Turn and burn: has the entertainment industry finally run out of ideas?

A chemistry-free couple

Like many my age, I screamed like the afterburner of an F14 Tomcat when I saw the trailer for Top Gun: Maverick. The original movie played an almost religious role in my childhood (from the age of 7 to 37) and taught my impressionable young self to love fast jets, hate communists and question every shower I took in public changing rooms. But, in wishing away the days until “Summer 2020” to catch my first glimpse of Pete Mitchell in three decades, I’m supporting a movement that I’ve often moaned about and am helping prove a long-held belief to be true – the entertainment industry has run out of ideas.  

The revamp revolution
Tom Cruise announced the new Top Gun at Comic-Con in San Diego, the birthplace of the phrase “We haven’t made a movie for this Marvel character yet, let’s do it.” This morning, I read that Keanu Reeves has signed on for another Matrix movie. Point Break, another Reeves classic and seminal film of my youth, has already been butchered for the Red Bull-swigging, attention-limited tween crowd. And that’s just a tiny slice of this revolting revamp revolution. Bands that were only barely acceptable at the height of their 90s fame are now embarking on world tours, franchises are flogging a fragile premise across seven or eight-movie runs, you can’t move for Star (Wars or Trek) spin-offs and even Magnum-bloody-P.I. is getting a reboot. Is the polarised world we live in forcing our hearts and wallets toward memories of simpler, happier times?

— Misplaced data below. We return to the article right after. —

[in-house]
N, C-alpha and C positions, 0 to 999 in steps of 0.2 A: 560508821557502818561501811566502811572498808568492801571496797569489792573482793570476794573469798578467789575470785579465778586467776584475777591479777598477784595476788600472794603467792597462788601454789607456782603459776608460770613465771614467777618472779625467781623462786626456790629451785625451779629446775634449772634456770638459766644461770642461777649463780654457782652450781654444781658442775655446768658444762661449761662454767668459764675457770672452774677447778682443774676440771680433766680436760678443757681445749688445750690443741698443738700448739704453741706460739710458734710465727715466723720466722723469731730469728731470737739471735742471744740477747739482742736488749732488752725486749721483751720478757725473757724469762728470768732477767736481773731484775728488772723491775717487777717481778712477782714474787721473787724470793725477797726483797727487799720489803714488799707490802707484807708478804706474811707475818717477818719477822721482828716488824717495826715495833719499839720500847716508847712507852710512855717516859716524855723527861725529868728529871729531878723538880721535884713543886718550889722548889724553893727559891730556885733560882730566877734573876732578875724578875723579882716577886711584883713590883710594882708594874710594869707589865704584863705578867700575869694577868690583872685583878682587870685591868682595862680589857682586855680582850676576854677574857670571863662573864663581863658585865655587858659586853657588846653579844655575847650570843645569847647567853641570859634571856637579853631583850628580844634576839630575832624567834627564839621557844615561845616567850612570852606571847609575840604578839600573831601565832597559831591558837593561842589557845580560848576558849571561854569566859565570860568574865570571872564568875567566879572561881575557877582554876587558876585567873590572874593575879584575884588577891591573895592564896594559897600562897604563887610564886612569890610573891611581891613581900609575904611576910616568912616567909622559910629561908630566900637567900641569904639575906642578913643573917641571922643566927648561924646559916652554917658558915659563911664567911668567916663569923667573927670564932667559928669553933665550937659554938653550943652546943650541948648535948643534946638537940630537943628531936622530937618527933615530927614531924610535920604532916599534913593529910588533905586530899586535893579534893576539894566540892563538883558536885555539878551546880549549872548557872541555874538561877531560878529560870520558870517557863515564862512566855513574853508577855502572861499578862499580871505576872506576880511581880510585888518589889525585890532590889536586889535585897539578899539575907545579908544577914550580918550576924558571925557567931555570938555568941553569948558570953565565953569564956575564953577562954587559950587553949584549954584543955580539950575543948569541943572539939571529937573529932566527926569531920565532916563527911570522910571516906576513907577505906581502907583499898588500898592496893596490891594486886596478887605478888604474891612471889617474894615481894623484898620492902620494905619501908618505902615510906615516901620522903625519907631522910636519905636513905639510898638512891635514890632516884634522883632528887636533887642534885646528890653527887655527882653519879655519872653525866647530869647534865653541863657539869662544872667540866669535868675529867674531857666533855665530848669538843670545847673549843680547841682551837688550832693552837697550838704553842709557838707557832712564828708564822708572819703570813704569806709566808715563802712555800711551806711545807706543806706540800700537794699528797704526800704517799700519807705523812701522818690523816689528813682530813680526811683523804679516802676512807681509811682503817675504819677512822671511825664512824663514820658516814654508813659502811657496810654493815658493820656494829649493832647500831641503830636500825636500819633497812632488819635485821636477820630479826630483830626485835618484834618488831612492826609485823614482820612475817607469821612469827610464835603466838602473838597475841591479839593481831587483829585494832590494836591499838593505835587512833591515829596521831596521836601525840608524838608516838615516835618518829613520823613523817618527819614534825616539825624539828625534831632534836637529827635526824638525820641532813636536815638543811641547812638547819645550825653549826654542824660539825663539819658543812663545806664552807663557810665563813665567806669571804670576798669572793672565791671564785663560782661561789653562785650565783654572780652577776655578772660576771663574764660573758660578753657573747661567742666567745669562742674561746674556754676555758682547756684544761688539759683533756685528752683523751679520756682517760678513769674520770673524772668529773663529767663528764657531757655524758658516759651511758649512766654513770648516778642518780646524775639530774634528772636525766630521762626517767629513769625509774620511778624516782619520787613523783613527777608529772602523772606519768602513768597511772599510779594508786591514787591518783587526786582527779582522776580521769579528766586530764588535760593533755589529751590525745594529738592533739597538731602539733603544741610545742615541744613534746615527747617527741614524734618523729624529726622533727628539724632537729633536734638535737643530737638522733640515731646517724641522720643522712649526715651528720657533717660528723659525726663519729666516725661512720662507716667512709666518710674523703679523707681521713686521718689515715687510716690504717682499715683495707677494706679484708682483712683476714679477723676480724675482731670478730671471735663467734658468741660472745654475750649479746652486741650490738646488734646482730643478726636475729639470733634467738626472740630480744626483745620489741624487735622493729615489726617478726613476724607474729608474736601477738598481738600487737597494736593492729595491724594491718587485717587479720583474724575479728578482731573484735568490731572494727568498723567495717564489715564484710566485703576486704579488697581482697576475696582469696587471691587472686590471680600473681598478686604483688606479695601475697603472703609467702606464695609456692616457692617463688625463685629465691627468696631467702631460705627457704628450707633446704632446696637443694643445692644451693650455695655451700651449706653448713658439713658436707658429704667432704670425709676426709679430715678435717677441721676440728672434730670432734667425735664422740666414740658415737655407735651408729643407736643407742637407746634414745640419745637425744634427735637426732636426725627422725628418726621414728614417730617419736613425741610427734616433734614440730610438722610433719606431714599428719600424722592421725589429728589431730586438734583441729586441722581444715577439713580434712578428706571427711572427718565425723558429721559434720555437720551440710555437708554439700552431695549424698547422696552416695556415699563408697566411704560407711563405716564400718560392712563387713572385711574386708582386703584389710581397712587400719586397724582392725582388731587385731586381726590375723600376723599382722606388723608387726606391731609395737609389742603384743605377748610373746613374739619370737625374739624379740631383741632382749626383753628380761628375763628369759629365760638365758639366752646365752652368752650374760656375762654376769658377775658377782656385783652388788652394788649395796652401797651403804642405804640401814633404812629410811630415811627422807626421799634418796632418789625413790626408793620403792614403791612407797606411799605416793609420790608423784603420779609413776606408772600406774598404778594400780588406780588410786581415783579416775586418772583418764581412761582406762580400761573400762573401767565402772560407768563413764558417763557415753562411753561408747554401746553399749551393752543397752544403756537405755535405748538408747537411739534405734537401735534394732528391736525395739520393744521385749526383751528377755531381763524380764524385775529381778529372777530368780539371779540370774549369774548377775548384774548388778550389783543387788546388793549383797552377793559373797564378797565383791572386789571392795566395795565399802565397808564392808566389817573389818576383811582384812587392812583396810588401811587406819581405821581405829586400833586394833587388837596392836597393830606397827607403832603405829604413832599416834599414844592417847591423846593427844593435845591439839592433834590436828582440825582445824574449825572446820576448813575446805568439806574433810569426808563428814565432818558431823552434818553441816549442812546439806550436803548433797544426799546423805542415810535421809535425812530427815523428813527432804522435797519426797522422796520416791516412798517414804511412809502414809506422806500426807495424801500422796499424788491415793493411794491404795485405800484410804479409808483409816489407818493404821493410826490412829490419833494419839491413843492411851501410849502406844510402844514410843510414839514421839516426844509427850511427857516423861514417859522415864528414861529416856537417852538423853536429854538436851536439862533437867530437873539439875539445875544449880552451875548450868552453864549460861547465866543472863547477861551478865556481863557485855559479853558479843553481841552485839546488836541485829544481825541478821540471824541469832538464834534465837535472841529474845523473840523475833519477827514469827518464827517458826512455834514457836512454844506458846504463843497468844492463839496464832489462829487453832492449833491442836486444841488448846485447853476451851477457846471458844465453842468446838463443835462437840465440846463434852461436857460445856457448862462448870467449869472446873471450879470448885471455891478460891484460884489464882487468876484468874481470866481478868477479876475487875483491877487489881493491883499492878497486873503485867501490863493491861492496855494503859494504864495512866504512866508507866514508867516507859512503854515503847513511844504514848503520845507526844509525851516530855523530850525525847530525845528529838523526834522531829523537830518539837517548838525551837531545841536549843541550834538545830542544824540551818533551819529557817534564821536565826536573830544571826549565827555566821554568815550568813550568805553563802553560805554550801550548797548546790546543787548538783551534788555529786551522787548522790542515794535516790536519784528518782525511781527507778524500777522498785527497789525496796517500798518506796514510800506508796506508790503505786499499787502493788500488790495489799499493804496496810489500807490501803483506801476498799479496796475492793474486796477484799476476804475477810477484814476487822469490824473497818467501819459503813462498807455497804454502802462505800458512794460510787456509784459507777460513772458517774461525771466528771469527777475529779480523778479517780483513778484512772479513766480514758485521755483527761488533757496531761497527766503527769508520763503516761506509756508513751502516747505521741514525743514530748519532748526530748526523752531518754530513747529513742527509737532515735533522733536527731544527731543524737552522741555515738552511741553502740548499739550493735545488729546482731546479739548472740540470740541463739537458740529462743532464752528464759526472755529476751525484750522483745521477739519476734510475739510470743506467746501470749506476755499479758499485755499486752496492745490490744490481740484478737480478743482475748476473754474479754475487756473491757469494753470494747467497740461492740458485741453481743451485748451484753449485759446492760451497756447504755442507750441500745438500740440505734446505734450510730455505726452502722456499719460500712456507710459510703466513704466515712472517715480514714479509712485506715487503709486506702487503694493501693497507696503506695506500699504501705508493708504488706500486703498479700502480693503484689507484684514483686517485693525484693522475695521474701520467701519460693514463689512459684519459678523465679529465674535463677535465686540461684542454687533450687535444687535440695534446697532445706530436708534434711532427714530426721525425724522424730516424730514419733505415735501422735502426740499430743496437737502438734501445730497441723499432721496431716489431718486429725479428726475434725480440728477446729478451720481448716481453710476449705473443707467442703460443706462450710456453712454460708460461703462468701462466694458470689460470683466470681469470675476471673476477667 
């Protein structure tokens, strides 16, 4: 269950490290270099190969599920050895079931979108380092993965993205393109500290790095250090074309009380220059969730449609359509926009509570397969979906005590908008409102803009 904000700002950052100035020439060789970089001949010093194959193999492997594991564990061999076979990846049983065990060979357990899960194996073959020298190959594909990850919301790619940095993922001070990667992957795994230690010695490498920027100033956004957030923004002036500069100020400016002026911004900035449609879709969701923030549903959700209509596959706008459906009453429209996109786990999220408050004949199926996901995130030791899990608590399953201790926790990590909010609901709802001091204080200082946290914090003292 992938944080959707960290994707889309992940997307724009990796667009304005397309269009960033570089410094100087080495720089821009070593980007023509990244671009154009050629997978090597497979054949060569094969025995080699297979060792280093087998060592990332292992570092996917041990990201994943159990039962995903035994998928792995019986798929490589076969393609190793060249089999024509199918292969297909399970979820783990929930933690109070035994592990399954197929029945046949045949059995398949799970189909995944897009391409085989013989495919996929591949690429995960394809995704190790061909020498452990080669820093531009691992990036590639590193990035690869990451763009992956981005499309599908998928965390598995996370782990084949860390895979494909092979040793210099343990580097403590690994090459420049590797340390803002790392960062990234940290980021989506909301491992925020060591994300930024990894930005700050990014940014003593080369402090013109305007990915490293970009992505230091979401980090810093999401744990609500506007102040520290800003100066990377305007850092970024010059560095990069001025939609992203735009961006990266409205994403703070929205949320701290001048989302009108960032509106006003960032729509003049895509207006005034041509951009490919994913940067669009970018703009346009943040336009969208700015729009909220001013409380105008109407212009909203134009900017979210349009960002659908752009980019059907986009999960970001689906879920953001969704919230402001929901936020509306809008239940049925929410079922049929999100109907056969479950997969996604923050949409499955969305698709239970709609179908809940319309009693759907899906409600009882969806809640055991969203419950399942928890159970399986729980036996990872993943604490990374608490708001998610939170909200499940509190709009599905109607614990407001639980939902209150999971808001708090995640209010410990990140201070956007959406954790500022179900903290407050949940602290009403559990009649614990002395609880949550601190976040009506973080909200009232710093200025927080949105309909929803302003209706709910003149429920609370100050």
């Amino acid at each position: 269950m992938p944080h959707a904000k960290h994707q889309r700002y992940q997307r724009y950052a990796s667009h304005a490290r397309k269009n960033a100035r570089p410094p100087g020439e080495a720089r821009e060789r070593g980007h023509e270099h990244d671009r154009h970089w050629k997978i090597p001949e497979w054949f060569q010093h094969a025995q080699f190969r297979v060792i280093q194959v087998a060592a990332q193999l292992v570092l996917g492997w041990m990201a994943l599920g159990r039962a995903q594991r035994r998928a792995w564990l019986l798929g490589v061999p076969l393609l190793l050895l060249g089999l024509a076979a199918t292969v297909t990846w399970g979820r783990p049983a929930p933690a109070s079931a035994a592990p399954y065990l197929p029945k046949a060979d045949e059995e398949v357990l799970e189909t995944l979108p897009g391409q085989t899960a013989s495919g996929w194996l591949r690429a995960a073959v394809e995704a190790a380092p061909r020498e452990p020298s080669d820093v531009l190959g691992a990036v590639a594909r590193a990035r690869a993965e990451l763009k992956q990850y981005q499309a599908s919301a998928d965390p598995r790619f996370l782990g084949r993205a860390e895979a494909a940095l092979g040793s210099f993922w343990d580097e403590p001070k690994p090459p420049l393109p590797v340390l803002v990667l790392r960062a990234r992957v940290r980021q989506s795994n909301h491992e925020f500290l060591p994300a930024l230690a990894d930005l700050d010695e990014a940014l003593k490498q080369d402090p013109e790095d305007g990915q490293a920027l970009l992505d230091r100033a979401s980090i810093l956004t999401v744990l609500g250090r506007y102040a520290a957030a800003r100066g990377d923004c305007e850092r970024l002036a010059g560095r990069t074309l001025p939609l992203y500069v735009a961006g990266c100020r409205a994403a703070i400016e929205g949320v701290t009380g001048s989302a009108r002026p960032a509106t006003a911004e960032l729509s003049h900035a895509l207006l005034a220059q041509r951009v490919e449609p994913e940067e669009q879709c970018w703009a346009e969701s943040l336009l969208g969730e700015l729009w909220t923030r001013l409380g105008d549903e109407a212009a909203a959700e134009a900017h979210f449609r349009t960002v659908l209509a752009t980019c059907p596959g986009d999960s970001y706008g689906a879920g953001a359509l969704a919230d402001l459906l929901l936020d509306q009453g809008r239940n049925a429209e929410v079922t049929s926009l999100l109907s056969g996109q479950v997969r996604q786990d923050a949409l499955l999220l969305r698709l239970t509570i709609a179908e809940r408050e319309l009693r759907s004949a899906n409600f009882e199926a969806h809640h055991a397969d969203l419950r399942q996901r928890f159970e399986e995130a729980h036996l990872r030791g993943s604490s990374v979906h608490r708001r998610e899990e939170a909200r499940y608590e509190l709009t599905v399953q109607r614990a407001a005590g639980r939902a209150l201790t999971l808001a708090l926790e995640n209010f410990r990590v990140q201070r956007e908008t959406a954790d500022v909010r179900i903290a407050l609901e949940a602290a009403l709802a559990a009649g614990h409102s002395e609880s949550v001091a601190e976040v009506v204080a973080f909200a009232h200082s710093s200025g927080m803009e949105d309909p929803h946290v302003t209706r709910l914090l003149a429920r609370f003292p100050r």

Is the polarised world we live in forcing our hearts and wallets toward memories of simpler, happier times?

Money for old rope
Now, I’m not saying that there isn’t good stuff out there – I’ve swooned over stunning original content in the last few years too – but I can’t get away from this nagging feeling that there’s an element of laziness in all this. I understand the pressure studios are under, I know they need to make money and lots of it, but do fresh ideas need to be sacrificed to do so? Sadly, the minds of decision-makers are unlikely to be swayed when you consider that all of the top-grossing movies in 2018 were either adaptations or franchise sequels.

The pessimistic part of my brain believes overpaid execs are simply closing their eyes and dropping a swirling finger onto retro film and TV schedules to decide what to shoot next. It’s so much easier than all that audience research, reading original scripts and championing upcoming talent. In reality, it’s probably more to do with the superior spending power of an audience that grew up with the originals. People like me who never forgot those thrilling first experiences of testicle-swinging bravado, military insubordination and the joys of silhouetted sex in the mid-80s. 

Know your audience
The people paying for a second bite at old-school cinema have now got money and kids. They want the little ones to have the same experience they did, meet the same characters and be wowed by the same stories. In 2050 their offspring will probably do the same for theirs. 

Whether it’s research-based or greed-driven, I’m still not comfortable. However, it seems remakes, reboots, revamps and reimaginings are here to stay and, for me, there’s no more precious or tantalising a commodity to mess with than Top Gun

Maybe the Hollywood photocopier has simply got around to my demographic…

…or maybe they just knew I’d never lost that loving feeling.  

Ben Harvell